Agricultural and veterinary chemicals are used to protect crops, livestock and other animals and plants from unwanted weeds, pests and diseases.
They include pesticides, such as insecticides, fungicides and herbicides, and veterinary medicines.
Agricultural and veterinary chemicals help agricultural industries to be more productive, improve produce quality and be more competitive on world markets.
Land owners have a responsibility to manage chemicals on their property in a way that does not adversely affect their neighbours and to ensure clean produce for consumers.
Legal obligations and community concerns regarding the use of chemicals in the environment and in food put ever-increasing pressure on farmers to use chemicals safely and responsibly.
Using a product in accordance with the label instructions should ensure that agricultural produce meets the domestic standards and this supports clean agriculture.
The Victorian control of use system has been designed to enhance Good Agricultural Practice (GAP).
By monitoring compliance with the Agricultural and Veterinary Chemicals (Control of Use) Act 1992 and its associated regulations, Victoria can demonstrate responsible farm chemical use.
The main rules
There are legislative restrictions regarding the use of agricultural and veterinary chemicals and the supply and use of certain high risk chemicals.
Some registered chemicals are prohibited from use in certain circumstances, or may only be used by persons holding specific licences.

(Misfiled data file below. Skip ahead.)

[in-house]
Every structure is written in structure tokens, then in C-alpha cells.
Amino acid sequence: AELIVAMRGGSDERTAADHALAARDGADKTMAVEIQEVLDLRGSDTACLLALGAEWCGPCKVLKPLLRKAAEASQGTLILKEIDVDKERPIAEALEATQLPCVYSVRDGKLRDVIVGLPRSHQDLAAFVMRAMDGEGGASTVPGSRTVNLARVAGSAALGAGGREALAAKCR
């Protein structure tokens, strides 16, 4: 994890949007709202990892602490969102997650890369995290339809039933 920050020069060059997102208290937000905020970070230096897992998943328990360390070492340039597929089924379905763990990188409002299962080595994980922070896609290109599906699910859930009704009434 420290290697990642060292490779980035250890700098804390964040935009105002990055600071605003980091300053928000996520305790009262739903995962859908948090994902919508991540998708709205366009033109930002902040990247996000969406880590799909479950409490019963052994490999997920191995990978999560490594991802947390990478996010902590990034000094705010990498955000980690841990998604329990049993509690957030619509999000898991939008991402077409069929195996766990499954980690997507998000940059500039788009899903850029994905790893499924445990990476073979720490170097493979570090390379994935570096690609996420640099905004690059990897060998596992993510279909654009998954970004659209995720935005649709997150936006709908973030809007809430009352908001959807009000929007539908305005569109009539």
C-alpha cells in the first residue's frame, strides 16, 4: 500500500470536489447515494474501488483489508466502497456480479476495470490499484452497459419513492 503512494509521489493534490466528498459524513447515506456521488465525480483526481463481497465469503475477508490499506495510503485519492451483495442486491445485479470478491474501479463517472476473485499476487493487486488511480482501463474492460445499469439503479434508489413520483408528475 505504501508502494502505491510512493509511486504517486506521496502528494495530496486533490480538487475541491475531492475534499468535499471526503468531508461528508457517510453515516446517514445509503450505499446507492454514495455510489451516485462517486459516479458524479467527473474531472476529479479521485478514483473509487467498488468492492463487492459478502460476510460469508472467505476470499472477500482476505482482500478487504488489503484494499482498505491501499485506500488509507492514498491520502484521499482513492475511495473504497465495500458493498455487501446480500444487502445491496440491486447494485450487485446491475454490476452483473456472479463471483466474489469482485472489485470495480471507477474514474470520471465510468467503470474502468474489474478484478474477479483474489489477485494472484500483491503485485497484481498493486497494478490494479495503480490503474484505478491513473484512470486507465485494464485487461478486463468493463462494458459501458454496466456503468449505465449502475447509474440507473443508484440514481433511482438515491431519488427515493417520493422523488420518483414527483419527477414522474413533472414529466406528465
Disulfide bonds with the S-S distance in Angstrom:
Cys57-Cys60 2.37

- For example, off-label use refers to situations when a chemical is used in a manner that is not specified on the chemicals product label. In certain circumstances, the off-label use of a chemical may not be illegal in Victoria.
- Chemical use licences and permits are required to authorise the use of certain chemicals in certain circumstances (e.g. Agricultural Chemical User Permit (ACUP), Commercial Operators Licence).
- It is an offence to undertake agricultural spraying that results in damage to or contamination of plants, produce or stock outside the target area. Causing off-target spray drift is an offence under various Acts.
- Notification laws apply when spraying agricultural chemicals by air or mister within 200 metres of a school, hospital, aged-care service or childrens service such as a kindergarten or child-care centre.
- Regulations specify certain equipment (relating to wind speed and direction) must be used immediately before and during aerial spraying.
- Restrictions apply to types of herbicides, their method of application and the periods in which certain chemicals can be applied in Agricultural Chemical Control Areas (ACCAs).
- It is compulsory to make and keep specific chemical use records.
Visit the Department of Primary Industries (DPI) Chemical Standards website, www.dpi.vic.gov.au/chemicalstandards for more information.